Interview: Alix Lewer, Founder & CEO of The Include Project, Former Speech Therapist in the NHS
Inclusive communication made possible with a choir and the challenges of being a female CEO in a sector still largely dominated by men
When her dad was diagnosed with a brain tumour and gradually lost the ability to speak, Alix Lewer decided to train as a speech and language therapist to help people with communication difficulties. After a 13-year stint in the NHS, Alix decided to follow her heart’s dream and founded the charity Include.org. She talks about her experience of being a female CEO, and the challenges she faces.
"Unlike the NHS, the structures and processes aren't there; you have to create them, while delivering the product, managing your staff and getting the funds in. And that's massive."
Include centres on inclusive Communication; alongside more traditional training, Include runs two choirs composed of people with and without communication difficulties. The choirs meet regularly and perform at NHS conferences to raise awareness and deliver training workshops on inclusive communication, which Alix feels is vital to good healthcare.
The year after Alix’s dad was diagnosed with a brain tumour, her grandfather suffered a stroke which affected his ability to process language. She remembers: “Towards the end, my dad struggled to express himself. And my grandpa could speak but couldn't understand.” This experience led her to specialise in cognitive communication impairment, and the charity work she does now focuses on people with learning disabilities, autism and dementia.
Being unable to communicate with other people is like being imprisoned within yourself. Alix’s dream is to hold open a door for those who suffer with communication difficulties and help establish the freedoms we all enjoy.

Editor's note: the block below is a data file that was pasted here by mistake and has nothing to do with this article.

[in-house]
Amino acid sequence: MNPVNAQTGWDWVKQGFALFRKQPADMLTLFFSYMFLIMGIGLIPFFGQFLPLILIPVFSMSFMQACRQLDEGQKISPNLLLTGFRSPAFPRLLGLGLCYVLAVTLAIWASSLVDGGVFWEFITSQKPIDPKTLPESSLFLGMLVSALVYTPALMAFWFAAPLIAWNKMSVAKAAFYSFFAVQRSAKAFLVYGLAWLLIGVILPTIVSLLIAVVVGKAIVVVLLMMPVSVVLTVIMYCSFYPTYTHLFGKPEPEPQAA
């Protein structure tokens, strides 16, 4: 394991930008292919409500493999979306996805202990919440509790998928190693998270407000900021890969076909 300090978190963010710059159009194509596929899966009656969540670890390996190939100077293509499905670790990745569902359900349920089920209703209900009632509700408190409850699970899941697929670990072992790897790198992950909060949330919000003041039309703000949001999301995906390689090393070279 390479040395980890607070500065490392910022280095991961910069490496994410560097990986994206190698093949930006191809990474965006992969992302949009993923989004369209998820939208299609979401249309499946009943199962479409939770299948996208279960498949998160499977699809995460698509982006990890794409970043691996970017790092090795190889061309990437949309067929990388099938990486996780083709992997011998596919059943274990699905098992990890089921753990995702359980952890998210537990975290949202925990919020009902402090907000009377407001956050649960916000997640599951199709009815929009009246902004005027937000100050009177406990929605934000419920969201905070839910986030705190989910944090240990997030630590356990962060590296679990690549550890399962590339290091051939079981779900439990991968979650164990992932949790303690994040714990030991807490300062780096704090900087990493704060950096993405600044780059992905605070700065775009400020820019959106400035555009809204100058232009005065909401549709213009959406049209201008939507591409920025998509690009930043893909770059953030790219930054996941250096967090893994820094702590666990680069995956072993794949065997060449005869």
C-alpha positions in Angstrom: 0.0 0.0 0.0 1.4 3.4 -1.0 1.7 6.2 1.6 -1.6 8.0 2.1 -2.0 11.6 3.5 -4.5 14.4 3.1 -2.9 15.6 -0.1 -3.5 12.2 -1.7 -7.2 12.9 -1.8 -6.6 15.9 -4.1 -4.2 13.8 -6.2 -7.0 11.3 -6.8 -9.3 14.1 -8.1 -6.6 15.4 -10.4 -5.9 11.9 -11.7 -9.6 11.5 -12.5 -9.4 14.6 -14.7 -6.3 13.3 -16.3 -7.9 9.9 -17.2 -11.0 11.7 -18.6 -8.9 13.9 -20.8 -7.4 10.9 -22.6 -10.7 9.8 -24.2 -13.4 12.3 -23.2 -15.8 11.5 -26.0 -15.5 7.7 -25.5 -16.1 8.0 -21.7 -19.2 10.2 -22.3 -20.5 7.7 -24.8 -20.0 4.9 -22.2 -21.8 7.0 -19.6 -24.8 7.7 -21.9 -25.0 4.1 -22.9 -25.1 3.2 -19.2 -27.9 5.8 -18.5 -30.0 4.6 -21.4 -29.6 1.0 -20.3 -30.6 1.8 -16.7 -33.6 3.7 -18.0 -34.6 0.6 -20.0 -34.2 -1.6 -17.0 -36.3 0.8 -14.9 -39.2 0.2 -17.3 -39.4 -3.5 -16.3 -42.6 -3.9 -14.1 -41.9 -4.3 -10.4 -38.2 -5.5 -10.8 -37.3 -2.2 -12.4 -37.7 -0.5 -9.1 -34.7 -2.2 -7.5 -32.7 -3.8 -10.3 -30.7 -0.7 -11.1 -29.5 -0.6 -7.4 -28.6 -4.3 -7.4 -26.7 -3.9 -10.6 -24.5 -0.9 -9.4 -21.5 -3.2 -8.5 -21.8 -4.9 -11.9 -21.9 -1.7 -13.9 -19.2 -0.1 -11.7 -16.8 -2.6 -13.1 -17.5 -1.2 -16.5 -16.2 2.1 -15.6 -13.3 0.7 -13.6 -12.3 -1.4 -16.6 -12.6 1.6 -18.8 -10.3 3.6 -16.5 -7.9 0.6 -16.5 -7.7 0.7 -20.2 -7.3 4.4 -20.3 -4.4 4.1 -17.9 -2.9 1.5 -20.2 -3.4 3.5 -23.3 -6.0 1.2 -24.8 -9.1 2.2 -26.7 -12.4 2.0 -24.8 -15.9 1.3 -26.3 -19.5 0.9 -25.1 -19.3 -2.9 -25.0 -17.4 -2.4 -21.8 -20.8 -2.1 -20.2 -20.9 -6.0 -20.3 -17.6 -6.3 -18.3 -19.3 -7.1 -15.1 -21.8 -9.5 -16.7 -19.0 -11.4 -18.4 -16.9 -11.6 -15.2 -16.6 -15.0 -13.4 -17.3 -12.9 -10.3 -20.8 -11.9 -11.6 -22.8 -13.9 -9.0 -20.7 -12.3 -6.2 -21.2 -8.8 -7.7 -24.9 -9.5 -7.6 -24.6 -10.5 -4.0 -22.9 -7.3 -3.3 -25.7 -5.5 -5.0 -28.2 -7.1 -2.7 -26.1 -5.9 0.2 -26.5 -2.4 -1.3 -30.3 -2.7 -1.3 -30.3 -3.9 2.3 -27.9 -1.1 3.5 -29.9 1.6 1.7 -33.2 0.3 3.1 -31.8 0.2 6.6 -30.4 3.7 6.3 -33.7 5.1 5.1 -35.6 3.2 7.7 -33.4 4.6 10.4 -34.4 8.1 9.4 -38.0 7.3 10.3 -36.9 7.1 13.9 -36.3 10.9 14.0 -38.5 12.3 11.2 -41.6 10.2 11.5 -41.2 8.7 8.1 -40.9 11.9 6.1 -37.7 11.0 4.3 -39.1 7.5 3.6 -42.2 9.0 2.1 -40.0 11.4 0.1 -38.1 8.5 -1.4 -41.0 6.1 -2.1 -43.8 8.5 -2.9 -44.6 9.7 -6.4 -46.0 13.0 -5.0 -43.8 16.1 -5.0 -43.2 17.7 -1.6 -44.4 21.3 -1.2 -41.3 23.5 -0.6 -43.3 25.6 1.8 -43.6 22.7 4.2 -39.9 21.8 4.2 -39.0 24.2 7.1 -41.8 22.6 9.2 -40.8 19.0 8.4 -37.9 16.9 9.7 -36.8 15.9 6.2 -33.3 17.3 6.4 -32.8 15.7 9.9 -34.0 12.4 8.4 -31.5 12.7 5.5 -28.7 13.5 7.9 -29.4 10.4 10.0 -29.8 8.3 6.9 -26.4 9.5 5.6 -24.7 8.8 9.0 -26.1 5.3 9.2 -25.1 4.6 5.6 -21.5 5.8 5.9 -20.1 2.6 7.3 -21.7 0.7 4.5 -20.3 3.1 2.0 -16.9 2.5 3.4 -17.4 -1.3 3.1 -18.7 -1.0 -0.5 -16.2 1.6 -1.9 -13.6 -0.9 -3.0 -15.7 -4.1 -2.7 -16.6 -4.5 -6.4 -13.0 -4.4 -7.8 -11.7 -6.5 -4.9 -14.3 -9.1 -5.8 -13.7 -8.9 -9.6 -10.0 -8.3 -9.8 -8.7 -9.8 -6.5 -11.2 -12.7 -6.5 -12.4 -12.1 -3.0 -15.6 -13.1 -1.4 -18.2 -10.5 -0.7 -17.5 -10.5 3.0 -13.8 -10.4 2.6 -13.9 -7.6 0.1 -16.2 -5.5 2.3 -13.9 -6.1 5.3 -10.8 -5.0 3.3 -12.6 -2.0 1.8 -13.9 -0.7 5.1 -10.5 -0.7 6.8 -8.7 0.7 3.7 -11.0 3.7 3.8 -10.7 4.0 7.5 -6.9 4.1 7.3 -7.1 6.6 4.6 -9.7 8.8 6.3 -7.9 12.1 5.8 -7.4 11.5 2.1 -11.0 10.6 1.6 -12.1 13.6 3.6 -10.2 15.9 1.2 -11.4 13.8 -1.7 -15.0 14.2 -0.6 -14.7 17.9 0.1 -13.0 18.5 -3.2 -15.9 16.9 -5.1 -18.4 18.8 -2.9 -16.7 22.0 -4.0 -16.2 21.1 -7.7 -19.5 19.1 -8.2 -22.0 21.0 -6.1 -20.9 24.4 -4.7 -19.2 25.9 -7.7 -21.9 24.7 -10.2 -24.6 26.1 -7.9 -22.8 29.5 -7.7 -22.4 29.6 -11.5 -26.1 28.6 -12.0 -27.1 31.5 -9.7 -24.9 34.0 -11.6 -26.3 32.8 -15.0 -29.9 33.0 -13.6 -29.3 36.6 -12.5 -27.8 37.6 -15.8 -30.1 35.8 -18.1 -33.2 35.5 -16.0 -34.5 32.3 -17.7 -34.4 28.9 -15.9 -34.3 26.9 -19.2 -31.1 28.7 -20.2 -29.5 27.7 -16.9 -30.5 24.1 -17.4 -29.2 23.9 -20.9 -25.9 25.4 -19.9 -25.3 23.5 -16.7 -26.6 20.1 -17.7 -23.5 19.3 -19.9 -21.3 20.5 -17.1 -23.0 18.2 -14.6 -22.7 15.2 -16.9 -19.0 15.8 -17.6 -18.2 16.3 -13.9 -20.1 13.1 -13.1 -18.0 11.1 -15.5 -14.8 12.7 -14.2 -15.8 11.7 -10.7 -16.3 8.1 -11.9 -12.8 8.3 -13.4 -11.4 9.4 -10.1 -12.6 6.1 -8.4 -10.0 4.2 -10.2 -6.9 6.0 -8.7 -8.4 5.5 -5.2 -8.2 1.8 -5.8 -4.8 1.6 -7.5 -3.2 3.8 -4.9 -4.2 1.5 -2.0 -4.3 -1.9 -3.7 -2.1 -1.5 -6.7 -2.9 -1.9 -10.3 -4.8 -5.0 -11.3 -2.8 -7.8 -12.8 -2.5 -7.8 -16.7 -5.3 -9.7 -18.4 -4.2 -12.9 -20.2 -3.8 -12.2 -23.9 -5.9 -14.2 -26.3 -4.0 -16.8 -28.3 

"When you’re looking for corporate support, the money is still largely held by men."
Alix talks about her experience of being a female CEO. Initially, deciding to leave her role in the NHS and set up a charity afforded Alix a greater freedom than she had ever before experienced: “I discovered I could follow whatever path I liked. And then I discovered that this is, in fact, much harder because you can get carried away and take on far too many things.”
She describes the sheer amount of work involved in being the CEO of an organisation: “It does take over your entire life; you cannot set up a charity, or business, without committing every fibre of your being to it, because otherwise it won’t succeed. Unlike the NHS, the structures and processes aren't there; you have to create them, while delivering the product, managing your staff and getting the funds in. And that's massive.”
"The competition is so intense that you have to constantly sell yourself and your charity, which doesn't sit well with many women. It certainly doesn't sit well with me."
Undeniably the biggest challenge she faces in running Include is fundraising. In her eyes, being female makes it more difficult, as she has to manoeuvre in a still very male-dominated domain. Although lots of small charity CEOs are women, Alix acknowledges that big charity organisations are mainly run by men: “When you’re looking for corporate support, the money is still largely held by men.”
Having spent most of her career in the NHS prior to founding Include, Alix admits that having virtually no experience of working in the corporate world has made it difficult to communicate with major stakeholders, which understandably she finds frustrating.
She admits that women in general, or maybe she in particular, find it difficult to ask for money. To raise funds and build partnerships, “the competition is so intense that you have to constantly sell yourself and your charity, which doesn't sit well with many women. It certainly doesn't sit well with me. But you have to devote time and energy to marketing what you do if you want to succeed, even when all you want to do is get on and run it.”
Alix is adamant, however, that the blossoming Include will continue to grow into a thriving organisation, improving much-needed communication support for all.
You can help her achieve this this week: until noon on 6th December, all donations to Include will be doubled!
If you would like to find out more about Include.org’s training or how you can help, please drop Alix a line on: email@example.com.